As in the past, political parties are now resisting the implementation of the 10 per cent measure on the time-worn grounds of culture and logistics. However, neither of these arguments ring true. Take the culturalist argument first. In Shangla, women’s turnout in earlier elections has been higher. This means that women are eager to vote and participate in the political process when allowed unfettered choice; they do not find culture a barrier that cannot be breached. Female voters are made to disappear only if they are forcibly prevented from exercising their right. Likewise, logistics can be sorted out by merely energising the election machinery and the political parties, as is happening in the US where the Democrats are pulling out all stops to mobilise and transport their voters to the polling stations on election day.

By dithering over a reform as fundamental as the 10 per cent female-vote threshold, political parties are advancing a Ziaist agenda of promoting patriarchy and a masculine social and political culture in which women are prevented from exercising their agency. Although political parties are making efforts to broaden the participation of women in political parties, this exercise is in danger of becoming merely a token effort with the female leadership being fenced inside the silos of women’s wings.

Not surprisingly, this culture is manifest in the wider processes of women’s electoral participation; political parties have consistently ignored women as an organised voting bloc. According to researcher Tahir Mehdi, women’s presence on the electoral rolls has steadily decreased over the decades even though men and women are each pegged at 50 per cent of the population. Since 1988, when the female vote constituted 86.9 per cent as compared to the male vote, it is now 73.8 per cent.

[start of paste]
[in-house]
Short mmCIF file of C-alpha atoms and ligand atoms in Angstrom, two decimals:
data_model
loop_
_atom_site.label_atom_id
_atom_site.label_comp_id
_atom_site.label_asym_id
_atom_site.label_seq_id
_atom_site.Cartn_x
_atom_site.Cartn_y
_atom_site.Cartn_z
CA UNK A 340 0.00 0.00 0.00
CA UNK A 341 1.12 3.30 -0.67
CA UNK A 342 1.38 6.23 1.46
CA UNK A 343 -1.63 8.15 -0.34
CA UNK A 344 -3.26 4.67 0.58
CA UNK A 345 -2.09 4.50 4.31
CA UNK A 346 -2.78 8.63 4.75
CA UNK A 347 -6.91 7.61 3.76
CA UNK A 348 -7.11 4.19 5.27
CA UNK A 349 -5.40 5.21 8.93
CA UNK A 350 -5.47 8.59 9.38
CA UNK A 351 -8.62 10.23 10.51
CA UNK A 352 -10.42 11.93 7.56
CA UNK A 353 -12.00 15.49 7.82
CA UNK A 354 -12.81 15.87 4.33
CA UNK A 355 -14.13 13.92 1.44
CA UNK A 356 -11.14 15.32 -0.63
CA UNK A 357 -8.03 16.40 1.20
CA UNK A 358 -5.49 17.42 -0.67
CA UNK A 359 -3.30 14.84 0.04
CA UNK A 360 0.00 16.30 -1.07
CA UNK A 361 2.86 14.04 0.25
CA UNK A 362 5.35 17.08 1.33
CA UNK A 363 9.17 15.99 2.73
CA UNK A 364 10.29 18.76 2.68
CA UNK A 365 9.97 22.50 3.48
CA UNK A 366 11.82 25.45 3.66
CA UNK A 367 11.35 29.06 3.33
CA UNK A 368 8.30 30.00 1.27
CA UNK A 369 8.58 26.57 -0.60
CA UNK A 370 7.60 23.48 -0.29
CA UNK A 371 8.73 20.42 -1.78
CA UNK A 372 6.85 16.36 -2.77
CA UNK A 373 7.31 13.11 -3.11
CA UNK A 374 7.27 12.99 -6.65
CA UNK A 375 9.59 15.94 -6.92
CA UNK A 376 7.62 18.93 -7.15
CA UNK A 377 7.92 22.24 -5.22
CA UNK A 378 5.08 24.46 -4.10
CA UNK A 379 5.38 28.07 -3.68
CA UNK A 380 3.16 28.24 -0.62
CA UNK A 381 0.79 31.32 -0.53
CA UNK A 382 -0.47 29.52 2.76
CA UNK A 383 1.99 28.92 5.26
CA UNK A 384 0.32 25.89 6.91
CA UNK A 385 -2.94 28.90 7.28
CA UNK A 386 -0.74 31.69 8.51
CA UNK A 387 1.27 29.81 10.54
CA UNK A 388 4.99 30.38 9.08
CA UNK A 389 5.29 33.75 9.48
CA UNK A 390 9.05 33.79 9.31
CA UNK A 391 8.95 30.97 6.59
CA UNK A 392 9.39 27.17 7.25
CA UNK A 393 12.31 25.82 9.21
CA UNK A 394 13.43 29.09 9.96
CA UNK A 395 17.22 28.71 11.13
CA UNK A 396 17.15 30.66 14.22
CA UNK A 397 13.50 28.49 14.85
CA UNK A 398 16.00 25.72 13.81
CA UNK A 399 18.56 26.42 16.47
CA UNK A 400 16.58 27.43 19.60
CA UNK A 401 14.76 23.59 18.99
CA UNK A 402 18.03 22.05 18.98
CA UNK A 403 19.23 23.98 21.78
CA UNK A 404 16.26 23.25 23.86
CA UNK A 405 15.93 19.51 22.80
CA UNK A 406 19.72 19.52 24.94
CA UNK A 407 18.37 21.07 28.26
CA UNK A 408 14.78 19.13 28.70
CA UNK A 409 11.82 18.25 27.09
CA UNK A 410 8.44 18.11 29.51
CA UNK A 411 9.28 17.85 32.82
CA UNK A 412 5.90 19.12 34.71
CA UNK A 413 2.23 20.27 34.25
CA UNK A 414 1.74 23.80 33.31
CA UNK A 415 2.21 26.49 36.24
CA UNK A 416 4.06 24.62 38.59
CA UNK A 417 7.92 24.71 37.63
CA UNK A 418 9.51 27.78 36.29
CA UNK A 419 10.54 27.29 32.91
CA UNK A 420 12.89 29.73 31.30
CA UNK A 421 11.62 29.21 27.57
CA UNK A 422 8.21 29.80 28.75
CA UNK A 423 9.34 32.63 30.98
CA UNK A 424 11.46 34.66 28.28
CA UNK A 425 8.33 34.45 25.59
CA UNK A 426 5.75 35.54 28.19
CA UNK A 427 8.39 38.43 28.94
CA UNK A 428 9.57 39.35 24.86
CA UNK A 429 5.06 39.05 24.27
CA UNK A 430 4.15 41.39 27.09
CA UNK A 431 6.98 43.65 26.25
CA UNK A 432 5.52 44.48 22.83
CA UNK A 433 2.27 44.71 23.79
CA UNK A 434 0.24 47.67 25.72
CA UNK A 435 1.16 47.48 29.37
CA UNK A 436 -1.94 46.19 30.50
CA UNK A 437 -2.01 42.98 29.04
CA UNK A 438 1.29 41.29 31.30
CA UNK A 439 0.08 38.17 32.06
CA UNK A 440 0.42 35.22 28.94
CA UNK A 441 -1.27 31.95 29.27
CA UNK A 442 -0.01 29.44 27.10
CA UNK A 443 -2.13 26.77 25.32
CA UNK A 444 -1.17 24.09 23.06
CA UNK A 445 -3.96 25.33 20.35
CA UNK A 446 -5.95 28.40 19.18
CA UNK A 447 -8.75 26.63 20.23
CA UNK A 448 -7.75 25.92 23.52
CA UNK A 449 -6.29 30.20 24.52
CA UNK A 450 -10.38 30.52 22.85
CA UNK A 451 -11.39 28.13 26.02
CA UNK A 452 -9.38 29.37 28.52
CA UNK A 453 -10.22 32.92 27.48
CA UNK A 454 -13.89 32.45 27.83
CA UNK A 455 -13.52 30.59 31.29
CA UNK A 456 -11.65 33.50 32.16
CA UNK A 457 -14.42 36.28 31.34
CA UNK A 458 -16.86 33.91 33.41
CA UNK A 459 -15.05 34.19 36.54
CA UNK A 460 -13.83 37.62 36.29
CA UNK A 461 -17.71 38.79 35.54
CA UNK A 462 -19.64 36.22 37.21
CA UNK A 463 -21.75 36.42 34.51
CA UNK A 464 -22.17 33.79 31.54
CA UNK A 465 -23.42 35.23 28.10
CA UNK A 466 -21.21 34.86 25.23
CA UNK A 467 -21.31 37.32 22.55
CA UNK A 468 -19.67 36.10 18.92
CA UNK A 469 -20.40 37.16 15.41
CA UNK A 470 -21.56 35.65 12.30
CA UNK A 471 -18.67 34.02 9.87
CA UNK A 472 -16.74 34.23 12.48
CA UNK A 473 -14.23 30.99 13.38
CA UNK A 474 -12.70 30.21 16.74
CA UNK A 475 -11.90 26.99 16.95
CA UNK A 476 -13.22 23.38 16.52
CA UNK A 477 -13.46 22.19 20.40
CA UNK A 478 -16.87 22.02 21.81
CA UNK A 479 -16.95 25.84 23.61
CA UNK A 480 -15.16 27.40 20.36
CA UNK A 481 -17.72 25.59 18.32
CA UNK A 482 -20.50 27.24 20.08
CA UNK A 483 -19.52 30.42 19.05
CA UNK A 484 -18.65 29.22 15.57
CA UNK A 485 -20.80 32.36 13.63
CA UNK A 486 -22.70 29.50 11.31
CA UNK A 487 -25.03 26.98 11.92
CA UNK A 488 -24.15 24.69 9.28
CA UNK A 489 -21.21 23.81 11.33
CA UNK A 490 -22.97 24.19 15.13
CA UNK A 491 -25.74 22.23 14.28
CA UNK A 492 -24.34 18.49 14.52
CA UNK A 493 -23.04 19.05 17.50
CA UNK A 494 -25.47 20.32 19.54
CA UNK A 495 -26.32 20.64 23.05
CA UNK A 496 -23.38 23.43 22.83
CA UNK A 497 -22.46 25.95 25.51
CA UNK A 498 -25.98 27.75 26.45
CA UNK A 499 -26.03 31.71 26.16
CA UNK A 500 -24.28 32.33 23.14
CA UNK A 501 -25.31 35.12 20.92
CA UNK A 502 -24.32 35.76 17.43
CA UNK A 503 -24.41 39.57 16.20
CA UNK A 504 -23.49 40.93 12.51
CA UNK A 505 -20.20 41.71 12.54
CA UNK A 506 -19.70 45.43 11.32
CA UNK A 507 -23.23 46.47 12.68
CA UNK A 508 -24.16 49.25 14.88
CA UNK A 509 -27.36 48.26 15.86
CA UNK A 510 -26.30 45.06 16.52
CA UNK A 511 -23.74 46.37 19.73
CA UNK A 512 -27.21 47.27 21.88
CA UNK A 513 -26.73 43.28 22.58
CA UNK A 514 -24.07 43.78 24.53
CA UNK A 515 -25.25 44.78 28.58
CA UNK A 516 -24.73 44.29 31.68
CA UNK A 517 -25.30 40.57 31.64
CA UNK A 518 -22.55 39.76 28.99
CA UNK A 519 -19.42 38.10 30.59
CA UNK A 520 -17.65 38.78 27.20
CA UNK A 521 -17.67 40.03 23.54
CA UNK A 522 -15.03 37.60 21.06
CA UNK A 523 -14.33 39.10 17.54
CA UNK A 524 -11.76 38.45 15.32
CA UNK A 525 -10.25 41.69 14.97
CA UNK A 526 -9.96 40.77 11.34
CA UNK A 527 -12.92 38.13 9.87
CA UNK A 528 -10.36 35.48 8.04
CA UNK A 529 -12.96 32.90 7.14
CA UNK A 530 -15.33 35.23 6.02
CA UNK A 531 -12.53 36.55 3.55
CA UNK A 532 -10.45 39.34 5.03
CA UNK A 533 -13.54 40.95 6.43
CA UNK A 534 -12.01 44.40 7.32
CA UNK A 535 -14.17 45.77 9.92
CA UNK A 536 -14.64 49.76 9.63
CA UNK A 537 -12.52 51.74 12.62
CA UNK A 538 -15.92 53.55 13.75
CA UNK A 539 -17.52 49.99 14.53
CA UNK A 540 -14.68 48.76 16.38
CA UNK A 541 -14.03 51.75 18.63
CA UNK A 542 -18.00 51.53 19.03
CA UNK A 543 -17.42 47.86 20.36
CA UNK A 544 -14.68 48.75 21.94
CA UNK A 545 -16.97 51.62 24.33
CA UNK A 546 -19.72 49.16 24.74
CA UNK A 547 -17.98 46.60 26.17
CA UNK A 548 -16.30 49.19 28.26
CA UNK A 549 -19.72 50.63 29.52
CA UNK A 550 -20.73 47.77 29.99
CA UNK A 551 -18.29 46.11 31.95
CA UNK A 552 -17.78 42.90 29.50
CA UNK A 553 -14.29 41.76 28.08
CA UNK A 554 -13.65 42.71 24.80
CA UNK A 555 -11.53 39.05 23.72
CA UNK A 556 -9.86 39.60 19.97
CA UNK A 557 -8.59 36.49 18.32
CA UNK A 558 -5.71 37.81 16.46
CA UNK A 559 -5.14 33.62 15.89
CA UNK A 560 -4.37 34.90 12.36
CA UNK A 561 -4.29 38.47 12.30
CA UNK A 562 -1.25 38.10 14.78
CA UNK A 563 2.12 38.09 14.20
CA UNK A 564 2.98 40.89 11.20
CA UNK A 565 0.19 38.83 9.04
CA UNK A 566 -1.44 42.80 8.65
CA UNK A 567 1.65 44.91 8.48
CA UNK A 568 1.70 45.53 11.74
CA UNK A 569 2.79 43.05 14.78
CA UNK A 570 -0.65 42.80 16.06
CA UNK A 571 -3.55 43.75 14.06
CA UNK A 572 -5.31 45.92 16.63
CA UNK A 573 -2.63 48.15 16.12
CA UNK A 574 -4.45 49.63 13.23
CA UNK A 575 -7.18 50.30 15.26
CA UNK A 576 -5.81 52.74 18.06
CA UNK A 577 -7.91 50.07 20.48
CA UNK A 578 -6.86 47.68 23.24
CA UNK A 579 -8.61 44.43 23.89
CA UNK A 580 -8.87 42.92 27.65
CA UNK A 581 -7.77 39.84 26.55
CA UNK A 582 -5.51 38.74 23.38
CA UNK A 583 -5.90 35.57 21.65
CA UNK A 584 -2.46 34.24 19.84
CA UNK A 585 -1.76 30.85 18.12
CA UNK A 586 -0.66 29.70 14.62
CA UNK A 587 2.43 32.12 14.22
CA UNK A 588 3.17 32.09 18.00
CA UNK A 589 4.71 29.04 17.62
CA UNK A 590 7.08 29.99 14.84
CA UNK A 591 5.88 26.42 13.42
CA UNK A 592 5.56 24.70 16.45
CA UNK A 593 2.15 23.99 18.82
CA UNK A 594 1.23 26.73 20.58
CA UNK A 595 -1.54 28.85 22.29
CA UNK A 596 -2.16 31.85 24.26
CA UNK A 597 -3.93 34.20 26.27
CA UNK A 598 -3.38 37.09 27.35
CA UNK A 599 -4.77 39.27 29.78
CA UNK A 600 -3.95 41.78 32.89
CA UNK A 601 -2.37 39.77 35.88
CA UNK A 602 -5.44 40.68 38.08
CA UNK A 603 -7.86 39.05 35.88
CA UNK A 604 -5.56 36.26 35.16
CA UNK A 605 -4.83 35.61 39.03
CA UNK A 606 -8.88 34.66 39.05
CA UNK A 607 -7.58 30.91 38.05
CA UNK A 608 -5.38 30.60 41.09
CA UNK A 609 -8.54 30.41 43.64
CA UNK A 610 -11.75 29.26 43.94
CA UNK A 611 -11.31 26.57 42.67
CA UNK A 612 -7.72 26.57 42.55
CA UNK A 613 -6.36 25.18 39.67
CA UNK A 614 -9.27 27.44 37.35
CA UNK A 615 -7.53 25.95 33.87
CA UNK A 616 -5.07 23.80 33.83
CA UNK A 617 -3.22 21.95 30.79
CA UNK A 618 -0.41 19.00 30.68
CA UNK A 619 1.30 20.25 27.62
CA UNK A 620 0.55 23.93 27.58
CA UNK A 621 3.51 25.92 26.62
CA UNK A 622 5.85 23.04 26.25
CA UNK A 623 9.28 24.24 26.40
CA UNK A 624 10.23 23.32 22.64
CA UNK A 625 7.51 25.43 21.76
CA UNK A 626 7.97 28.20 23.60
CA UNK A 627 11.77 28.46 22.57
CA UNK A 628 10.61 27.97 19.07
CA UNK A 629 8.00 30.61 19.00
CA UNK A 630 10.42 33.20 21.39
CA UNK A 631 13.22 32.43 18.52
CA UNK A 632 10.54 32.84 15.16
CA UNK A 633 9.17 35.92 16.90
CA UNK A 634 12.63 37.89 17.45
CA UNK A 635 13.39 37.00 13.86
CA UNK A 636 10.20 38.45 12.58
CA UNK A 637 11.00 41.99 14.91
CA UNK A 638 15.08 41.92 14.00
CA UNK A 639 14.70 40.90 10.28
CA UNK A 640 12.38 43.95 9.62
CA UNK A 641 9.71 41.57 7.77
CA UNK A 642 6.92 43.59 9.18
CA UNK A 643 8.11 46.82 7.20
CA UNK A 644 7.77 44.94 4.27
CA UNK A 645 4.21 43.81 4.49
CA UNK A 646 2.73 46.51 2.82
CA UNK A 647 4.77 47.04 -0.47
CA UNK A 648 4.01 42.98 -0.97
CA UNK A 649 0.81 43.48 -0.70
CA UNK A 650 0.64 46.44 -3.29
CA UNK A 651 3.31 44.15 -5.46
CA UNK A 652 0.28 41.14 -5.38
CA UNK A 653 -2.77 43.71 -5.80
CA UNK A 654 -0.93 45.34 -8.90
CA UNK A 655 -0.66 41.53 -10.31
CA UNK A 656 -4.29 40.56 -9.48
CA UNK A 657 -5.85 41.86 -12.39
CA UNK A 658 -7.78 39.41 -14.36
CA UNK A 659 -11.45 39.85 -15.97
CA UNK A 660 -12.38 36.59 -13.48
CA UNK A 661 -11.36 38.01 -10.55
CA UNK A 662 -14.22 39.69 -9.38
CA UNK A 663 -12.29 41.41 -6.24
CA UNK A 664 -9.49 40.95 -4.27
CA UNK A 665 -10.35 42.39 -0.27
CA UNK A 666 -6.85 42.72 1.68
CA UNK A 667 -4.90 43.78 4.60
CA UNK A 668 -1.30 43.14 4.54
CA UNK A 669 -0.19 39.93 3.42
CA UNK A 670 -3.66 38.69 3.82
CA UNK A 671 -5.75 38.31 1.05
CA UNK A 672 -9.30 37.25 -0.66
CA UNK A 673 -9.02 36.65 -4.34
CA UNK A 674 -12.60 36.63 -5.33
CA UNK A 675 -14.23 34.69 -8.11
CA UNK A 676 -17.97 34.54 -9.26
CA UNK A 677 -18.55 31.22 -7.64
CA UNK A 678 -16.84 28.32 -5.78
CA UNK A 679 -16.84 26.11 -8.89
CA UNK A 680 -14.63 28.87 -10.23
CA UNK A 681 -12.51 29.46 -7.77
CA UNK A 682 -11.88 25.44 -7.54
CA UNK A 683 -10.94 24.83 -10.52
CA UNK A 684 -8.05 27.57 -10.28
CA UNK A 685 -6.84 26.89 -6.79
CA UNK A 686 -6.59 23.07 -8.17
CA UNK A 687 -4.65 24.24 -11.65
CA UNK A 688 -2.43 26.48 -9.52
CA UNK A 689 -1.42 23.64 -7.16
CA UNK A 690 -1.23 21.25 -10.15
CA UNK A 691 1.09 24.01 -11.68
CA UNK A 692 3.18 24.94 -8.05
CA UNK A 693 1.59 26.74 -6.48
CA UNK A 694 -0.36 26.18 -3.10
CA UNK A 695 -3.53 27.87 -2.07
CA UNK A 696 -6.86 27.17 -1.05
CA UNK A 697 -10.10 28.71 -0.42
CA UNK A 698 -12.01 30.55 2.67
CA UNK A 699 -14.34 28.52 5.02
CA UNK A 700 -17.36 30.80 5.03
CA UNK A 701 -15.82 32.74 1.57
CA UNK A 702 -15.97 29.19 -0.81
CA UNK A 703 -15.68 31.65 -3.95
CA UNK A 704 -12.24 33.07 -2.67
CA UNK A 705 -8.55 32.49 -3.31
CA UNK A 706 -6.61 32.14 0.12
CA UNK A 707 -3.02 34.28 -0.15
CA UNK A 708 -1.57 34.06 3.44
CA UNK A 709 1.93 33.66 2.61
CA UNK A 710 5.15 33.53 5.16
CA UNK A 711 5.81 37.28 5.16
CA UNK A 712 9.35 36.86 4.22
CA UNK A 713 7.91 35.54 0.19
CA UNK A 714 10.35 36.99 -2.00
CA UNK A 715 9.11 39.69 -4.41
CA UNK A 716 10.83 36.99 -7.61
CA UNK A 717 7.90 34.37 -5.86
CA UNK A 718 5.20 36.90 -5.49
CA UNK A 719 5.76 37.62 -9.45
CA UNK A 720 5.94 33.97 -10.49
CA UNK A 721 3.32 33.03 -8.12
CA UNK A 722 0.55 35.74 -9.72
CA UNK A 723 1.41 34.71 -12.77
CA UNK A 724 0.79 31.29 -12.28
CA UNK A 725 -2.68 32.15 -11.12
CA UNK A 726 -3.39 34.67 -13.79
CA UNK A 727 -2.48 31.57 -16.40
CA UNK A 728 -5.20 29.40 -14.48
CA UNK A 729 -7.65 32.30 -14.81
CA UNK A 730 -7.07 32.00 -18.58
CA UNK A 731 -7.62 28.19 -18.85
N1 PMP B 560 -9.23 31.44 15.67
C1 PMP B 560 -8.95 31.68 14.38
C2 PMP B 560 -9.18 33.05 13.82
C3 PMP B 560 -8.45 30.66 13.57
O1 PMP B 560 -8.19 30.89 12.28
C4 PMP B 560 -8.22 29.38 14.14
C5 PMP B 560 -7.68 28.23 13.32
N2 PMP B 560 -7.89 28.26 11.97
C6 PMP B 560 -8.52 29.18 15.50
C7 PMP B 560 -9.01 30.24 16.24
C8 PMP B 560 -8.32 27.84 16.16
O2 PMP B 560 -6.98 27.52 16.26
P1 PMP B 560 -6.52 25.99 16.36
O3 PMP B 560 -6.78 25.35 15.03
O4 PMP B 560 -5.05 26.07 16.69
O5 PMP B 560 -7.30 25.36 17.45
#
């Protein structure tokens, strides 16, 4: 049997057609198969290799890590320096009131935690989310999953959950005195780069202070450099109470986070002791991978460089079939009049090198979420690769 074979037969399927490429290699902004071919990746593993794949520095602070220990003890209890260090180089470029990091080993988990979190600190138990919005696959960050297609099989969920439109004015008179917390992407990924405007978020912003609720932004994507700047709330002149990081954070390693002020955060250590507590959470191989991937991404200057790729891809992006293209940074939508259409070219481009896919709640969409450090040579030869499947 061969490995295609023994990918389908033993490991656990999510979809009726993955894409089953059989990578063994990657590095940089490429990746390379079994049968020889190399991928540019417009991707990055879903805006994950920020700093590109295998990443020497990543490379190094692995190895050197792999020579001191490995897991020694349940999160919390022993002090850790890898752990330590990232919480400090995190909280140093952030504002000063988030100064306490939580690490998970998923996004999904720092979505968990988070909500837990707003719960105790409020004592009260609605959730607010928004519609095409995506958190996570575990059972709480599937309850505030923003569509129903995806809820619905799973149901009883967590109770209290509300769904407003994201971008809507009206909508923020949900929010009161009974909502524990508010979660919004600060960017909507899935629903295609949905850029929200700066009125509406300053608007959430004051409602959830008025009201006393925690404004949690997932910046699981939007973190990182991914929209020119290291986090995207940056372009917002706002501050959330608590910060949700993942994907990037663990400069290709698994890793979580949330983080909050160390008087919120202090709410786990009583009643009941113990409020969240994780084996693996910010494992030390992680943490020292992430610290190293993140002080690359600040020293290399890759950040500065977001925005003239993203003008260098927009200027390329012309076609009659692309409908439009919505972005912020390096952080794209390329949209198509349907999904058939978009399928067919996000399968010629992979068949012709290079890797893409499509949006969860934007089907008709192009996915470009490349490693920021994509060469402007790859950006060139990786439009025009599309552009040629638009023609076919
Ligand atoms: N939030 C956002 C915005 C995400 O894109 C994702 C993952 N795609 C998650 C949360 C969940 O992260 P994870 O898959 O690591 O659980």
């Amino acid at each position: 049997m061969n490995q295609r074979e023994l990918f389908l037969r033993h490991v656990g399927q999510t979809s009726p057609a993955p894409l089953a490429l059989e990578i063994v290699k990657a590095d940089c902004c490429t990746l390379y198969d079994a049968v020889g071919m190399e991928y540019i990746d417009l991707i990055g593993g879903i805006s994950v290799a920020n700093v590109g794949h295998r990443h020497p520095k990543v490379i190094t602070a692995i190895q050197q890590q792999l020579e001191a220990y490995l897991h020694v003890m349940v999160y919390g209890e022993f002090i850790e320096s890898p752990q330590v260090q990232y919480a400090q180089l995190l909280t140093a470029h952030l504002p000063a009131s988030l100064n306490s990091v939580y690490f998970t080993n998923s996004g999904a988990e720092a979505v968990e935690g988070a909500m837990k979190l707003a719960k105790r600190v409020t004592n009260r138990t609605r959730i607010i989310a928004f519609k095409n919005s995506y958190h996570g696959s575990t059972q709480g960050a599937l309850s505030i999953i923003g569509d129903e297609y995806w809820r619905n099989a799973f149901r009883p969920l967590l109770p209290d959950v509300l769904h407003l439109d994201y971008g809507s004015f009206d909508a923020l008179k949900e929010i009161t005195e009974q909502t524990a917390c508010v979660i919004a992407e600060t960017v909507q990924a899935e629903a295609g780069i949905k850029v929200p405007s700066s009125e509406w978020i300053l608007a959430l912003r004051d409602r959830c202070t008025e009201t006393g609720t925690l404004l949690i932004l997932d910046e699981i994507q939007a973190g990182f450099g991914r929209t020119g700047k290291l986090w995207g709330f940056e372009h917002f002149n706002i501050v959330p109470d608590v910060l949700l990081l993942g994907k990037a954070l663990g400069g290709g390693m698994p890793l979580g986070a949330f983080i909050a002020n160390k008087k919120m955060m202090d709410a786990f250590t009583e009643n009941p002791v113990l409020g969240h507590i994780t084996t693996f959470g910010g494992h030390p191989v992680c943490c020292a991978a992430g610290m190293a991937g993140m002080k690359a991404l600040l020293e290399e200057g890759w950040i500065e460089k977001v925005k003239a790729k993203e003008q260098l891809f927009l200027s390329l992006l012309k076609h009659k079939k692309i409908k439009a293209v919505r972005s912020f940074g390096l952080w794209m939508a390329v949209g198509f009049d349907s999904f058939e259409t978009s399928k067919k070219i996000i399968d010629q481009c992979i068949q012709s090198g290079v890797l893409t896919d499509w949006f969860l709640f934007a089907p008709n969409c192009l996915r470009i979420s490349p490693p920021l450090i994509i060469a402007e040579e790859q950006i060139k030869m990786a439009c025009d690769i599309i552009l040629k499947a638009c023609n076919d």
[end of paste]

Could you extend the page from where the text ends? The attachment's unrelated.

Worryingly, this is consistent with the most recent electoral roll published, which shows the absence of 11 million women from the electoral roll as pointed out by Shahid Fiaz of the Asia Foundation (though some progress in boosting women’s presence on the lists has lately been reported). Against this setting, a 10 per cent threshold is a very sensible suggestion and ought to have been taken up readily by political parties. Where political parties or candidates drag their feet on the set threshold, civil society representatives and other groups should be allowed to bring in an election petition to this effect.

In addition to this measure, the ECP should come up with other ways of gathering gender-disaggregated data which would show long-term trends in female voting patterns in different constituencies. This single step forward can lead to far-reaching changes in the culture and tenor of the country’s politics and interventions can be planned accordingly. As shown by the Fafen data, the proportionate ‘feminisation’ of parliament and the electoral rolls is likely to improve democratic governance and bolster the sanctity and representatives of democratic elections.

The writer is an Islamabad-based development consultant and policy analyst.